“ My apprenticeship was unique. There were rejections from several Master Sculptors. Then I secured a personal invitation from the man who is now my Master Sculptor. From there, it was up to me. Just like a stone has to be cut without recourse to reveal the lesson, I had to act decisively without more encouragement of any kind. ♦ The day I started, he showed me how to hold a hand machine and chisel, pointed at a picture, then to the stone in front of me and said, “OK, start carving.” That was the most significant of the direct instruction I received from him. A few days later, the Master working beside me- another employee in the studio- was realized to be my cousin. He immediately took me on as his legacy to apprentice. Soon the union required my full hire and enrollment, making me an Apprentice in their formal structure and terminology. Based upon a previous layoff, I was eligible for federal WIA program Displaced Worker retraining sponsorship covering half of my salary during training. Together these circumstances made my employment and apprenticeship possible. During my tenure, other Masters also contributed significantly to my growth. ♦ I am fortunate to have apprenticed without limit as my Master cousin’s legacy while being paid by my Master Sculptor as a Granite Cutters Association Apprentice. Many men taught me to be like them.” AC Button II, Sculptor
Proper apprenticeship remains the cornerstone of professionalism and career achievement. As iron sharpens iron, so one man sharpens another. Proverbs 27:17 Learning in a correctly equipped professional working studio with immediate access to proper tools and methods is vastly different than a typical art-oriented workshop or insular academic setting, where money is earned selling theory and tools, not finished sculpture. Do you want to learn to be a teacher or to be a sculptor?
Select Individuals seek to learn in a more traditional manner at Carolina Sculpture Studio. Instruction is adapted accordingly. Dedicated one-on-one apprenticeship is one option; less formal group sessions are another. Before you buy tools or build your studio, come work in a real one.
Instructional opportunities are available for all ages, including-
Modeling methods applicable to a wide variety of media including stone, bronze and more
- Traditional design and composition development in 2D and 3D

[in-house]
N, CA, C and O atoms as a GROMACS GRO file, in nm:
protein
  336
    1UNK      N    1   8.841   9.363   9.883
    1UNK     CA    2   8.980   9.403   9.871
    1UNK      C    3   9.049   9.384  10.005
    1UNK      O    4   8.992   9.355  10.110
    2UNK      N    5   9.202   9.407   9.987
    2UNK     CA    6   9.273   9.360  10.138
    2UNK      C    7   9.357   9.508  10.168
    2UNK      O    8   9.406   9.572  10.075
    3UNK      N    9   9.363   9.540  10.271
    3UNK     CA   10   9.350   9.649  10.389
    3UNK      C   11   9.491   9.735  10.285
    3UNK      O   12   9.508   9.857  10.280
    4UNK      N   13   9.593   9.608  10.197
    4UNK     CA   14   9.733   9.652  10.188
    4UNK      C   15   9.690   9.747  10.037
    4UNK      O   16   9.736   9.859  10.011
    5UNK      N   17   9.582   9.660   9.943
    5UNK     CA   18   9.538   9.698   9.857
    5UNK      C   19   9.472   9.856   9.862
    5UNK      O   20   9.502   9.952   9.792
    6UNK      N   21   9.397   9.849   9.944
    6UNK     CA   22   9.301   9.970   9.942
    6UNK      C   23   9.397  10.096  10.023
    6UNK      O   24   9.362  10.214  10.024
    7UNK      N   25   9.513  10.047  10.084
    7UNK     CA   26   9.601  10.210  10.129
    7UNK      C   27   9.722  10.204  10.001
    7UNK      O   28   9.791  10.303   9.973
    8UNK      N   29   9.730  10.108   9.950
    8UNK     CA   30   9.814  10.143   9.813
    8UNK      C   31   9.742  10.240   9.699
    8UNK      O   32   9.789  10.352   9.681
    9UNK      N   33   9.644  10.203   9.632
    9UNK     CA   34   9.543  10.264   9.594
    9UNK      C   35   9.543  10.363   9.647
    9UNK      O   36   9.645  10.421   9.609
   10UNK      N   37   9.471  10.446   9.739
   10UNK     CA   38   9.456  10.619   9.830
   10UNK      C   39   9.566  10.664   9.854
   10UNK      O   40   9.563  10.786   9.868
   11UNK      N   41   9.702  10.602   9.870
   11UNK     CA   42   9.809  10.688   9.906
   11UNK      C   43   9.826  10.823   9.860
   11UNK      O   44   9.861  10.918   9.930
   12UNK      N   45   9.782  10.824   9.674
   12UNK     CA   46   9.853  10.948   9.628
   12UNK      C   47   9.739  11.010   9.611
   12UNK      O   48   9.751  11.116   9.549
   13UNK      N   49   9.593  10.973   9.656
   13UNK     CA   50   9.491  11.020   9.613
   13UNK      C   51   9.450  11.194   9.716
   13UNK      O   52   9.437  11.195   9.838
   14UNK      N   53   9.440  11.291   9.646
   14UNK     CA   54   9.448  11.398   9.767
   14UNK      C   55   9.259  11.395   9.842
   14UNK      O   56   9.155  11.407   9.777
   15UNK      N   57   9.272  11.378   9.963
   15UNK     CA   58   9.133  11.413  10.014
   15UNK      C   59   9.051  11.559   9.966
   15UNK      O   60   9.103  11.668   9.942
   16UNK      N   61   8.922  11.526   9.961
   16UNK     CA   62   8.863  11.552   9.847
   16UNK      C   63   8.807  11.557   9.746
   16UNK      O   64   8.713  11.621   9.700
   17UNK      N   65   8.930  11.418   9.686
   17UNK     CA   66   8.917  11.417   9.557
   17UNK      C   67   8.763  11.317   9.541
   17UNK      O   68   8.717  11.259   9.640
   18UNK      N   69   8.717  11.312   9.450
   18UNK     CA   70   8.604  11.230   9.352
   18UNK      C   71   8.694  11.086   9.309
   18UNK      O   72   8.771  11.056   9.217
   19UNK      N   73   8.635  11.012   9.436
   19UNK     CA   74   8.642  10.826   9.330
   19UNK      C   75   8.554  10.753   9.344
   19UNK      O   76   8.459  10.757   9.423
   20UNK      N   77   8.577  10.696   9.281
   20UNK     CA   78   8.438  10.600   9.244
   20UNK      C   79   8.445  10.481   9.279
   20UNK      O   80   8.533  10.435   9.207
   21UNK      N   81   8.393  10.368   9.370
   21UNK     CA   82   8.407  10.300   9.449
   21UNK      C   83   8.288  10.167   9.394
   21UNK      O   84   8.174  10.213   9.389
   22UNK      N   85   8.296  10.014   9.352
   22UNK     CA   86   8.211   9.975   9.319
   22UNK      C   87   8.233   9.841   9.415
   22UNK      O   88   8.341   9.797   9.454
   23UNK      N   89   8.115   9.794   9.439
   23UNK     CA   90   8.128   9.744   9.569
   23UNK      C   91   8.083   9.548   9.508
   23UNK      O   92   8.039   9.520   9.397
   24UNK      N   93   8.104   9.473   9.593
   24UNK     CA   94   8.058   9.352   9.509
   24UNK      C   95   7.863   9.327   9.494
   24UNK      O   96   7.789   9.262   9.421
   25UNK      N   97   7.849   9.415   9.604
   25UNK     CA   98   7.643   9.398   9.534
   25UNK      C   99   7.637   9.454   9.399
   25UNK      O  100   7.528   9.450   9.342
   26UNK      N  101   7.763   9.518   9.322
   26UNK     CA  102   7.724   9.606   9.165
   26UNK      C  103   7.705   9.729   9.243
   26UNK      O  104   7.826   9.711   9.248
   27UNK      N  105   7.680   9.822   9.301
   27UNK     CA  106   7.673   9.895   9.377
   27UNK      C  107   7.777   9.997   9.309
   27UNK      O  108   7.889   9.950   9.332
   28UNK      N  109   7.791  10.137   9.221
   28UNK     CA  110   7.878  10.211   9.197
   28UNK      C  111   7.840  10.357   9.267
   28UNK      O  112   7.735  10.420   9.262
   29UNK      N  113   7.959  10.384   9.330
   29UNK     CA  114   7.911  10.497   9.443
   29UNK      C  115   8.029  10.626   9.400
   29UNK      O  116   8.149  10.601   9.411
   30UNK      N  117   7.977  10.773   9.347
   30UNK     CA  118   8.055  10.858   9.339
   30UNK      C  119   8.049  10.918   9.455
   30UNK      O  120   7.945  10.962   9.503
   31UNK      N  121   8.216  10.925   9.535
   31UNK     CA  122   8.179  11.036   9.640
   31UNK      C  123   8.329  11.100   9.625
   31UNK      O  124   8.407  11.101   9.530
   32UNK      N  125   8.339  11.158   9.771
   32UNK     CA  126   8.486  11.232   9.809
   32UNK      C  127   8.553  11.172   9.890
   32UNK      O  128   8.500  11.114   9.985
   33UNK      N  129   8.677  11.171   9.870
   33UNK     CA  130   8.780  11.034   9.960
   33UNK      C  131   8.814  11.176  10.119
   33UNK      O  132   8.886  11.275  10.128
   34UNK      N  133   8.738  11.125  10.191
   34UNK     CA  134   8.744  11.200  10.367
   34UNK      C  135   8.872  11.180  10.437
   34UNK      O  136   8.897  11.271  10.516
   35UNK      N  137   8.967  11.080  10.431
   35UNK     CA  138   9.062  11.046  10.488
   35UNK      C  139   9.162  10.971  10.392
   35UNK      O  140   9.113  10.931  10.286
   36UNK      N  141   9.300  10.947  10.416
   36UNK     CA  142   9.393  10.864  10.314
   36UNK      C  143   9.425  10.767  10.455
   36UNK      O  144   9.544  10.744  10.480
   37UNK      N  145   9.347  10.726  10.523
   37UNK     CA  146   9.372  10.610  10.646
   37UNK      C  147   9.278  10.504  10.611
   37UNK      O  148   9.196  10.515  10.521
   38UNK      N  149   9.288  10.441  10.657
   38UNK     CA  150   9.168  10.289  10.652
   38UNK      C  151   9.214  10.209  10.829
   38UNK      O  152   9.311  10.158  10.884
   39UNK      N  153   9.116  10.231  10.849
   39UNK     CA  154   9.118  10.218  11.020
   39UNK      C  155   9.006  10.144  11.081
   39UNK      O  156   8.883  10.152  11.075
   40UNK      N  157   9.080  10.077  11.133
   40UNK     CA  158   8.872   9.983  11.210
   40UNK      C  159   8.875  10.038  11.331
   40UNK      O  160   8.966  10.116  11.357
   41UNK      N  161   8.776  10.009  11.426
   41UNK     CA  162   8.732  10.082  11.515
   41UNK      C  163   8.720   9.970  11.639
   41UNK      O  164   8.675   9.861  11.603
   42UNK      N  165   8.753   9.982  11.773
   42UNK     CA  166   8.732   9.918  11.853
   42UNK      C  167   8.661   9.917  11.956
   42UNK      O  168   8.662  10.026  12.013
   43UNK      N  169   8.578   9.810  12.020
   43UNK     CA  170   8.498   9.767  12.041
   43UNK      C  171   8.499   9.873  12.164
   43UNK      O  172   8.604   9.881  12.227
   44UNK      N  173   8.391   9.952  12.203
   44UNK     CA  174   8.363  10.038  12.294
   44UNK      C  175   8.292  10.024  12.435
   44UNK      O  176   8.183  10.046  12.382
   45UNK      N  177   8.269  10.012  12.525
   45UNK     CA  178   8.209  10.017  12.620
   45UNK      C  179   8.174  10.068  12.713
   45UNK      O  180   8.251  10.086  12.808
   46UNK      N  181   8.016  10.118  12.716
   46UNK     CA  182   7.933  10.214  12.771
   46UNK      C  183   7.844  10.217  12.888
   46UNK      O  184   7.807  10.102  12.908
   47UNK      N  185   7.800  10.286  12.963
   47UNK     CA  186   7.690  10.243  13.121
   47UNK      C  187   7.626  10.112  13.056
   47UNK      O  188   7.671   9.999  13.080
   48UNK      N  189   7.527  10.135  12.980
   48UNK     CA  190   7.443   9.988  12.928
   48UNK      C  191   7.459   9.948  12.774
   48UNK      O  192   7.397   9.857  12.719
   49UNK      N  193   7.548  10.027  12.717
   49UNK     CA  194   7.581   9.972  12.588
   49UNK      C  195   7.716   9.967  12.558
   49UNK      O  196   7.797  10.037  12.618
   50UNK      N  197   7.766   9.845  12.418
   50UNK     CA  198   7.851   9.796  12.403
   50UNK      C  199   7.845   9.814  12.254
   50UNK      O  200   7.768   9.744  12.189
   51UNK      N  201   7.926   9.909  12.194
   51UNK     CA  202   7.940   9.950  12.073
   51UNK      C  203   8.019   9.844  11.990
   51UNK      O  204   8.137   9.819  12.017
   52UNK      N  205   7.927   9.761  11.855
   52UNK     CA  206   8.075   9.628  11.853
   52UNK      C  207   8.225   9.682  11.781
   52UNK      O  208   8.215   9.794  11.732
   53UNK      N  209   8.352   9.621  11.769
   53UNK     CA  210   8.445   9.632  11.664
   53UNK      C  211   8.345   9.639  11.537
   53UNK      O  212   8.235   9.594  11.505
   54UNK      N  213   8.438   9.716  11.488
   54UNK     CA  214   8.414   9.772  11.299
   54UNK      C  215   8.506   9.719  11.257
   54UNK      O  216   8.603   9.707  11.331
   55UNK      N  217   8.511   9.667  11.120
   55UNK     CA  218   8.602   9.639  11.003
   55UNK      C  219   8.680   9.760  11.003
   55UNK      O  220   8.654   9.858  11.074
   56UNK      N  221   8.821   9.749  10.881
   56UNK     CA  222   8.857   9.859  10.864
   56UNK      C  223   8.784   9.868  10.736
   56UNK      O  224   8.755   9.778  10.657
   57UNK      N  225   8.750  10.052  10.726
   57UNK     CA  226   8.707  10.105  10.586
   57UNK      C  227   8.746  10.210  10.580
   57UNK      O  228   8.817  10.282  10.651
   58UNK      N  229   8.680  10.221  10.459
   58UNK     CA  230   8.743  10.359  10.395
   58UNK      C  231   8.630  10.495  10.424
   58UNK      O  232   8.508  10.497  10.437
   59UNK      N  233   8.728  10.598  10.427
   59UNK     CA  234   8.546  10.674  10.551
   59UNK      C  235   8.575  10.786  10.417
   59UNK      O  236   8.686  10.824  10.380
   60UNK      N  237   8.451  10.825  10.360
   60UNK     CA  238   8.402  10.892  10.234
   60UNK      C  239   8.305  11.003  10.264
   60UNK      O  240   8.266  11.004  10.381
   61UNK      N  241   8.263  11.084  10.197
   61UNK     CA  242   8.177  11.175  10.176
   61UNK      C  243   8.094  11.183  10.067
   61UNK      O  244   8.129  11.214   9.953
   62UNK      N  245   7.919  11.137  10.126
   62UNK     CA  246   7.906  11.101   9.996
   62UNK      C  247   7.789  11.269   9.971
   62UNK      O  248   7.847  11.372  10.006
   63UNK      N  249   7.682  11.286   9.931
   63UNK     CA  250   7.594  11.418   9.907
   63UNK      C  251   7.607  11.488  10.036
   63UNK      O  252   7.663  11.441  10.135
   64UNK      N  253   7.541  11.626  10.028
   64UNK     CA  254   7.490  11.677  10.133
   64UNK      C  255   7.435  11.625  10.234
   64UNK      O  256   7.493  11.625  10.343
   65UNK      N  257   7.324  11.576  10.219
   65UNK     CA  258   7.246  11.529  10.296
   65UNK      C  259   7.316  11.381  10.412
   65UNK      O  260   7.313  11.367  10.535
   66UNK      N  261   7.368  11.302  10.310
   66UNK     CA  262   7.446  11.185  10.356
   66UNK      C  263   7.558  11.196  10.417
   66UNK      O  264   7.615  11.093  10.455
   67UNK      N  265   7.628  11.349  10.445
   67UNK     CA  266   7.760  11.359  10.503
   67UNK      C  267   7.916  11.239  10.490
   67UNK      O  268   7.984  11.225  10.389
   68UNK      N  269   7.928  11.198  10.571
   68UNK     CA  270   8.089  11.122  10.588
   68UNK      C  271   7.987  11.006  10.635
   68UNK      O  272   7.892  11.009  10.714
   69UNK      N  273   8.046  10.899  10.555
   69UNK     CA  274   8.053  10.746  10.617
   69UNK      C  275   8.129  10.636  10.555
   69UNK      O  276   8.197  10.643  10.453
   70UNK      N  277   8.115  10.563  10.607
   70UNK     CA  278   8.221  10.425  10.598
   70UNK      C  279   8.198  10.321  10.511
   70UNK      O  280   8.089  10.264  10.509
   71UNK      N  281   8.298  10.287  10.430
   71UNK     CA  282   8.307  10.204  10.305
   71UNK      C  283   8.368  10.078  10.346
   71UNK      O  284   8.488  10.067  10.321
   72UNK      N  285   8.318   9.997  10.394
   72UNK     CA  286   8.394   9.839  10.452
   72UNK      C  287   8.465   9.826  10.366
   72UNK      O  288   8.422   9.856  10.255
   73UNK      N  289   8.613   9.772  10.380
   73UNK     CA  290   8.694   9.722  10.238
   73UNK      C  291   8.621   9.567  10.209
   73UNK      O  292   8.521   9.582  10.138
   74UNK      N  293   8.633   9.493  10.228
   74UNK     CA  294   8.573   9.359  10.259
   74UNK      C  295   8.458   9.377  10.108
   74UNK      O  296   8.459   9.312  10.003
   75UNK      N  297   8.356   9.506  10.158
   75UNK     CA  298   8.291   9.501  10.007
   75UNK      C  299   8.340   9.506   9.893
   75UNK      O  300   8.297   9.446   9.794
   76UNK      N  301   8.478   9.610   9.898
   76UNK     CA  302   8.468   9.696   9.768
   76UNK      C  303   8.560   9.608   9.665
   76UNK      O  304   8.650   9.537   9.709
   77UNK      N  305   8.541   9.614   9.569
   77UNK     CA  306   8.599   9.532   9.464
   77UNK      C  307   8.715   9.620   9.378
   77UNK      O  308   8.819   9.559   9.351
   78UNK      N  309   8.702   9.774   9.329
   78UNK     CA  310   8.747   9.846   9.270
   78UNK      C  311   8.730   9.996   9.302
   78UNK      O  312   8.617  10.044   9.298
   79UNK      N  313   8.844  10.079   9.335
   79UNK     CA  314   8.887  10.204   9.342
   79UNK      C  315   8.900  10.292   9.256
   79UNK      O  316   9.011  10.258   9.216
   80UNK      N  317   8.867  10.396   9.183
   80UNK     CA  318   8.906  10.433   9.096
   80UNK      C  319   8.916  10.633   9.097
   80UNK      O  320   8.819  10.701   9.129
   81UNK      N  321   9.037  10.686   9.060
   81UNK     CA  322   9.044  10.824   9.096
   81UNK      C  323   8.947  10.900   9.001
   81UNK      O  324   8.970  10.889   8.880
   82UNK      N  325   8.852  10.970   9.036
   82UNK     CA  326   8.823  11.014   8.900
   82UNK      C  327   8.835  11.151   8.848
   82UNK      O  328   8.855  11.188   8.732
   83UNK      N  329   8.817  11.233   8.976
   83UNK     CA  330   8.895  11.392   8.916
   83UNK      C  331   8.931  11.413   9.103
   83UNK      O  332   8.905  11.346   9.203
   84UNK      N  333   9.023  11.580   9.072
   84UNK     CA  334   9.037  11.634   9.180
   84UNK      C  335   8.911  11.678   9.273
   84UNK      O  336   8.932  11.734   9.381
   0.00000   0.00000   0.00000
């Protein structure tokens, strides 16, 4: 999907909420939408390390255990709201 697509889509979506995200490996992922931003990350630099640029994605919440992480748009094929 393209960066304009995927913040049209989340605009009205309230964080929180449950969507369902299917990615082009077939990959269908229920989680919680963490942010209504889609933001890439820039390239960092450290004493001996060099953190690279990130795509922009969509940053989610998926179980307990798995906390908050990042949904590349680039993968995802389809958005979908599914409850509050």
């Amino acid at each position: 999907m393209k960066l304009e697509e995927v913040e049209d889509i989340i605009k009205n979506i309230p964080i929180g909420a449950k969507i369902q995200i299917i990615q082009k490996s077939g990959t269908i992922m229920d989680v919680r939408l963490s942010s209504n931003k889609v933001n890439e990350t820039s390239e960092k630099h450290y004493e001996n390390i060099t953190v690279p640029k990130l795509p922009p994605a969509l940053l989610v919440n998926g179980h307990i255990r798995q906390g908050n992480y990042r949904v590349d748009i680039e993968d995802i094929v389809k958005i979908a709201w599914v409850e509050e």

- Maquette production in plastic media such as plastilina, wax or earth clays
- Plaster casting and model production utilizing waste or reusable molds
Sculpture and Carving techniques
- Professional Carving techniques, including Hand-driven work and power tools
- Sketching and Practice techniques in analogous media
- Direct Carving without models, ranging from abstract to realistic compositions
- Indirect Carving to accurately reproduce models in any scale, including
- Employing the Pointing Machine or la Machinetta di Punta for 1:1 scale projects or
- The Proper use of Compasses or Calipers for differential scale projects utilizing either Right Angle or Isosceles Triangle methods to enlarge, reduce or reverse a model
Operational and Legacy Topics
- Historical trends, awareness and relevance
- Preservation, repair and restoration techniques
- Studio development, including physical plant and virtual considerations
- Tool production and maintenance, including fire steel, carbide and diamond tools
Specific Project assistance and resolution
- Personal art project, commission or restoration- functional or aesthetic
- Production of memorial or monument, to be completed by Sculptor AC Button after initial work by apprentice.
Whenever possible, desired instruction is integrated into relevant daily studio operations. This allows an individual to work side-by-side with a qualified, experienced professional in real time in a working studio, not in an unrealistic environment offered by “intensive” calendar events, rambling esoteric gatherings or academic venues with instructors who earn their living as teachers. Just like every commission, all aspects of instruction vary as they are tailored to each apprentice’s desired results, demonstrated ability & progress, budget and duration in studio.
Every apprenticeship begins with a conversation. Then come to the studio. That’s what I had to do when I started. It changed my life.